Transportation. Central Madrid is very walkable, although there are busses and an underground subway to get around.  The only time we hired a cab was for travelling from the train station to the hotel and from the hotel to the airport.

Food. Madrid had an excellent tapas scene, especially around Plaza de Santa Ana.  We had no problem finding a variety of options to piece together a tapas crawl.  In addition to ordering the patatas bravas that are available everywhere, we also tried orejas (pig ears – pictured below), visited a pintxos bar, and sampled champiñones (sauteed mushrooms).  We had one lunch on Plaza Mayor, which has a unique ambiance, but unremarkable food.  Unfortunately, Kristin wasn’t feeling well during our stay in Madrid, so we weren’t able to pursue the cuisine options as aggressively as we’d hoped.  Our impression was that Madrid had more to offer than any of the other Spanish cities we visited on our trip, perhaps only rivaled by Sevilla.

Day Trips. None.  We would have likely visited Toledo if we had more time though.

Attractions. The highlight for us was the Prado.  We aren’t art lovers, but we found our visit to the Prado very enjoyable.  The Prado is our new favorite art museum in Europe, far surpassing the Louvre and the Uffizi.  Also, it is nice that the Prado is free in the evenings, and we found the crowds to be very bearable.  We also enjoyed our visit to the Madrid Palace.  All of the important rooms are open to the public at the Madrid Palace, and visitors really gain an appreciation for the grandeur of Spanish royalty.  We also visited the Reina Sofia (modern art museum), Plaza Mayor, Puerta del Sol, and Retiro Park.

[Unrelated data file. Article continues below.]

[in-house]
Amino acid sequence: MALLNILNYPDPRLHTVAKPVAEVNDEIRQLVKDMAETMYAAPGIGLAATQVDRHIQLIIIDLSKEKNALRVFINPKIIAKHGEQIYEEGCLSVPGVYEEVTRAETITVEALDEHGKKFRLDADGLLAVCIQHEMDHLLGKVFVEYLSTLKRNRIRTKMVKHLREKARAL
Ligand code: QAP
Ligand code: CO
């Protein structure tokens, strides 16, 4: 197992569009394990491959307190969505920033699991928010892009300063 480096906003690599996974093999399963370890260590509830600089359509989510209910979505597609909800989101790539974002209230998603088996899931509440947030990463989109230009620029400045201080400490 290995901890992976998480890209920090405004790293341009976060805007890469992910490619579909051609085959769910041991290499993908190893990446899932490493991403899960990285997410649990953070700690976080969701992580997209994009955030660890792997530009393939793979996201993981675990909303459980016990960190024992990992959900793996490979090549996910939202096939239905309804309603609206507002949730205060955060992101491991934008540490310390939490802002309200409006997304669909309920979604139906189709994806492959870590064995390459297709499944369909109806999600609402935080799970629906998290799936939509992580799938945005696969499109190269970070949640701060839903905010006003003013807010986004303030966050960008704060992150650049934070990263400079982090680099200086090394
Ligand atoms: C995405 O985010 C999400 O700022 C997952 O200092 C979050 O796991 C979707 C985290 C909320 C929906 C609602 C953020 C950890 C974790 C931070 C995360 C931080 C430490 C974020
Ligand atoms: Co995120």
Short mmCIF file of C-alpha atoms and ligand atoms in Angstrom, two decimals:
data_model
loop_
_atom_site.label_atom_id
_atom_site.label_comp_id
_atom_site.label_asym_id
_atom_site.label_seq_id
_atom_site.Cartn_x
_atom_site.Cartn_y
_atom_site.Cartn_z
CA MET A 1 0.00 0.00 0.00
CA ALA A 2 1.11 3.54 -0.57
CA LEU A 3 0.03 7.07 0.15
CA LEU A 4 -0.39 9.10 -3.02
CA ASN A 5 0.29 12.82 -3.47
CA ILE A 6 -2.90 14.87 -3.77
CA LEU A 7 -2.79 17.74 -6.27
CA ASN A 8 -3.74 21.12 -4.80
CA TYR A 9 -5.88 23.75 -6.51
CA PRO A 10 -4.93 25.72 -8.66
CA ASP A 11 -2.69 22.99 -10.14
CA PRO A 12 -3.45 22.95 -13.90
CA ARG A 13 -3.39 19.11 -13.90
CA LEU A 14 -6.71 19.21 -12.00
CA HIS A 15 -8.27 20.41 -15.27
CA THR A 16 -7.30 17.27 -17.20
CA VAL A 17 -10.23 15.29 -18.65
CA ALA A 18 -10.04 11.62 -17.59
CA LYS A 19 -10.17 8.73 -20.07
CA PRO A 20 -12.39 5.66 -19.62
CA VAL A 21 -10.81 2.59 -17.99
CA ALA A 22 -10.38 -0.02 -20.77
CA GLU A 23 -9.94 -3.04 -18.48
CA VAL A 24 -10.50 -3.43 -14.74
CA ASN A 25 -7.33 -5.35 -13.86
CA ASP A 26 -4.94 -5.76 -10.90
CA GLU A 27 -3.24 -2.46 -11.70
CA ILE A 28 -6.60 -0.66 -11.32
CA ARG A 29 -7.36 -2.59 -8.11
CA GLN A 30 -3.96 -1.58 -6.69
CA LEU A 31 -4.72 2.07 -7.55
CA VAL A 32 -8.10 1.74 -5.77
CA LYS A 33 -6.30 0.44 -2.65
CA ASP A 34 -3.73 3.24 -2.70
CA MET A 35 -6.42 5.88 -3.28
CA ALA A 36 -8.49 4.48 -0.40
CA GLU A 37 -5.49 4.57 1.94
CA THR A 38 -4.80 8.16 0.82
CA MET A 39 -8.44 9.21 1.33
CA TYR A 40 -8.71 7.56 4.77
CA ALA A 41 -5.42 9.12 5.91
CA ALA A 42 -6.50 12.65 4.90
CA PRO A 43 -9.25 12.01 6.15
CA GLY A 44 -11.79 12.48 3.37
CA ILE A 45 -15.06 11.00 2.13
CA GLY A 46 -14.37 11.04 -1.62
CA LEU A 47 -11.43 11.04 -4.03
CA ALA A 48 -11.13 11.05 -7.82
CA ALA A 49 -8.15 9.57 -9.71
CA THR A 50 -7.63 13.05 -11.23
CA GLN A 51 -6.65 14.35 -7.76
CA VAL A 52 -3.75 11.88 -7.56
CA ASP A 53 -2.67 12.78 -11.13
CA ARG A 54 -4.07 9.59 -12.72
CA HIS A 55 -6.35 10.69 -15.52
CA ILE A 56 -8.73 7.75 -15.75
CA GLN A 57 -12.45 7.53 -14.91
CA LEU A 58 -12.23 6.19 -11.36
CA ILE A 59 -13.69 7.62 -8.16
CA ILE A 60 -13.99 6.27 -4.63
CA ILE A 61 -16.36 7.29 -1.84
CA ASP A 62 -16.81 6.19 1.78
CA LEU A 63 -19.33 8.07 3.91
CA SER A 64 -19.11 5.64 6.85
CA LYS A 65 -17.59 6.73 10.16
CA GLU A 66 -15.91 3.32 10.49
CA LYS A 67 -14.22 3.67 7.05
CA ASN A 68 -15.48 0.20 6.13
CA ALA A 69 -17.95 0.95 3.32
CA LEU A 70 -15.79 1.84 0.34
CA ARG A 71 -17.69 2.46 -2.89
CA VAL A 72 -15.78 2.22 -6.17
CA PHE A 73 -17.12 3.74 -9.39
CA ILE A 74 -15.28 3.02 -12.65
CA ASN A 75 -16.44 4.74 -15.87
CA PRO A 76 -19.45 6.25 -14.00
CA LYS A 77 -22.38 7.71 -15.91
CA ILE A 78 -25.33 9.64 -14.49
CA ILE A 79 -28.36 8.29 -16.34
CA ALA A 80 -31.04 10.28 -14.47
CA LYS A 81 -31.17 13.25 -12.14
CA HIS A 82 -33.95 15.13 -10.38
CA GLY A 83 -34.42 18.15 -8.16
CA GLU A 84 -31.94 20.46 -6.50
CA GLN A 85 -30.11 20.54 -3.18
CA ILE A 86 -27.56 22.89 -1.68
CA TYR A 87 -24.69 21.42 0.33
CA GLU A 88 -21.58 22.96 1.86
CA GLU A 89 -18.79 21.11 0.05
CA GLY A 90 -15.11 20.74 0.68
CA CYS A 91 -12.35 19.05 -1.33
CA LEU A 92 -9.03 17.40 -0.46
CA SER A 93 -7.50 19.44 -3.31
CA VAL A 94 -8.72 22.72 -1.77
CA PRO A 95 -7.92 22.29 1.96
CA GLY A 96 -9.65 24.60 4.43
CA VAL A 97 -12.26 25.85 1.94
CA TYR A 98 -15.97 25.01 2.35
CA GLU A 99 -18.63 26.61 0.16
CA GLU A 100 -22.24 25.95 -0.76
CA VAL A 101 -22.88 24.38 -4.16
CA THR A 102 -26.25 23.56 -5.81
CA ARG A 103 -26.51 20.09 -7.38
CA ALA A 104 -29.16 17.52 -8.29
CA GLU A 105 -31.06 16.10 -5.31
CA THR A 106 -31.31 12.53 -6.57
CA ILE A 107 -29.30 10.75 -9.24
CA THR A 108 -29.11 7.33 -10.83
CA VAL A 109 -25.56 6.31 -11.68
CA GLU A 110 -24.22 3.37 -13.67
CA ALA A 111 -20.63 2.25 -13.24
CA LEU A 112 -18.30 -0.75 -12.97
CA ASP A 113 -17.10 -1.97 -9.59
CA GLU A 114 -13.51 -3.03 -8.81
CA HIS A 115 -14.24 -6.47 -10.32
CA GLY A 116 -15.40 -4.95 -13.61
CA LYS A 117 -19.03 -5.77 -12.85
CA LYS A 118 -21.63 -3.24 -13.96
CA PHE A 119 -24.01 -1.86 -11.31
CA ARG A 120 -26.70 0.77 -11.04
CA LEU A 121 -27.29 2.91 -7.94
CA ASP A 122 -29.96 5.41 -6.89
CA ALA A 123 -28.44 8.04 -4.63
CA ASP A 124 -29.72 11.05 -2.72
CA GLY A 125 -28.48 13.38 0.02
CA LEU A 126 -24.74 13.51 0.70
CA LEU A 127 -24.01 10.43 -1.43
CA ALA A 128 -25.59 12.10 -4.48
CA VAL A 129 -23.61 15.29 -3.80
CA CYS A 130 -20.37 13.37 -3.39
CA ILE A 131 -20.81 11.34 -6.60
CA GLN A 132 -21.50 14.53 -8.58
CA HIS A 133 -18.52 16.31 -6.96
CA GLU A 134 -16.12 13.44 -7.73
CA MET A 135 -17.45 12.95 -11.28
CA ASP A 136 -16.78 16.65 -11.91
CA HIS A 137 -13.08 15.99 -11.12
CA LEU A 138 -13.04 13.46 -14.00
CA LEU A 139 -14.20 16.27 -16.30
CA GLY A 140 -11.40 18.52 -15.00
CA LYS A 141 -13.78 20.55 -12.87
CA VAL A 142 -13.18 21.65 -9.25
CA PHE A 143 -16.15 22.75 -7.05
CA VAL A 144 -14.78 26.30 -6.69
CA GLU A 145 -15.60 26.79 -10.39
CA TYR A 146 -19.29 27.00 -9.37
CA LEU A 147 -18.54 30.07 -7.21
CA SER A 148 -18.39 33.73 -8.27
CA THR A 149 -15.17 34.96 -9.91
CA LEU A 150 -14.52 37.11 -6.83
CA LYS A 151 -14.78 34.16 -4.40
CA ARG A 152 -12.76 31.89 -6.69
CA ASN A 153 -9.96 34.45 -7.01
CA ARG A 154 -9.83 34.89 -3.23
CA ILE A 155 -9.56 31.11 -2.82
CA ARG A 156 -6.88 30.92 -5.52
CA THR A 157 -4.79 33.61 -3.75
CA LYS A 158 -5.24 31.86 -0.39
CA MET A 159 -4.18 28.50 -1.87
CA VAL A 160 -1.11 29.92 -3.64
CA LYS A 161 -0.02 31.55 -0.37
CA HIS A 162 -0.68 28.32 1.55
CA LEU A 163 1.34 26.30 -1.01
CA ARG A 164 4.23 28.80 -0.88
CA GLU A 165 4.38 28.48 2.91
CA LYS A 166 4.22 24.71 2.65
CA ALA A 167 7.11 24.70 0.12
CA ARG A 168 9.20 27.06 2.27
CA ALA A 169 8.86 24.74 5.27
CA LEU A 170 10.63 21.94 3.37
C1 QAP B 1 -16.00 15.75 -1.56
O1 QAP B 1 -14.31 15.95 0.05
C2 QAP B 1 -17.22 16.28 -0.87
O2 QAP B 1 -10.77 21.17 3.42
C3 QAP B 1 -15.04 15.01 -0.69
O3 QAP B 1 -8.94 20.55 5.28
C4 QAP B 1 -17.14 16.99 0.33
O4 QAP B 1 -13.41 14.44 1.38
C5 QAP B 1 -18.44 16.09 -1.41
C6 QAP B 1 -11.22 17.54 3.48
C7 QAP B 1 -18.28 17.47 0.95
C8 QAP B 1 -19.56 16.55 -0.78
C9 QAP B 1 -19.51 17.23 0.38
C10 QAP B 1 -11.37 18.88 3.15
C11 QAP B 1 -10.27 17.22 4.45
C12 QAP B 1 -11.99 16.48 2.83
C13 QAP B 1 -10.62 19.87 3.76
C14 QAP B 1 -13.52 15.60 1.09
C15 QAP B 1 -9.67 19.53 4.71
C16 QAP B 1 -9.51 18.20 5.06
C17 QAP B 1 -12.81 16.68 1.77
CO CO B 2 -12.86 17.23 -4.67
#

Language Barrier. Almost everyone spoke English.  We had some minor communication difficulties at a pharmacy and one of the less busy tapas bars, but overall the language barrier was very manageable.

Cost. The cost of food seemed comprable to other places in Spain.  As could be expected, our meal on the Plaza Mayor was probably overpriced considering the quality of the food.

Advice.  Dedicate at least one night to a tapas crawl.  Wonder along some of the smaller streets around Plaza de Santa Ana, to avoid some of the more crowded and touristy options.  Although the Prado and the Madrid Palace are worth a visit, the cuisine scene is what really impressed us.

Closing comments.  Madrid is often a focus of many travel itineraries in Spain.  Appropriately so, considering its status as the nation’s capital.  However, it is a relatively young city and lacks some of the history and tradition found in other European cities.  We would prioritize a stop in Andalucía above Madrid if time is limited, but still believe Madrid is worth at least two nights if time permits.


Discovering Pintxos

Tapas, tapas, tapas. That’s what was on our minds as we landed in Barcelona and ventured out into our first night of food frenzy in Spain. And, our first taste of Spanish cuisine was several varieties of tapas, including some now-favorites patatas bravas and fried baby squid. However, as we wandered the streets of the gothic neighborhood after our first round of tapas, looking for something to keep the night going, we stumbled across a pintxos bar.

Pintxos (or pinchos) are more popular in the basque region of Spain, but are also served in northern Spain (we had them in both Barcelona and Madrid, but did not run into a pintxos bar in Sevilla nor Granada). They are a type of tapas, but have a slice of bread on the bottom, and a toothpick through the entire thing.  The picture to the right shows a pintxo with sausage and a pepper on top.  At the pintxos bar we frequented in Barcelona, we were given plates and then we were able to fill them up with whichever pintxos we wished to try. Ordering the drinks was through the “bartenders,” but all of the food was chosen by us, at our pace. It was similar to the sushi bars with the conveyer belt – take what you want, and pay at the end based on the number of plates. However, unlike at a sushi bar, the pintxos were paid for based on the number of toothpicks you had on your plate. Also, each pintxo was worth the same amount – a couple of euros a piece. Continue reading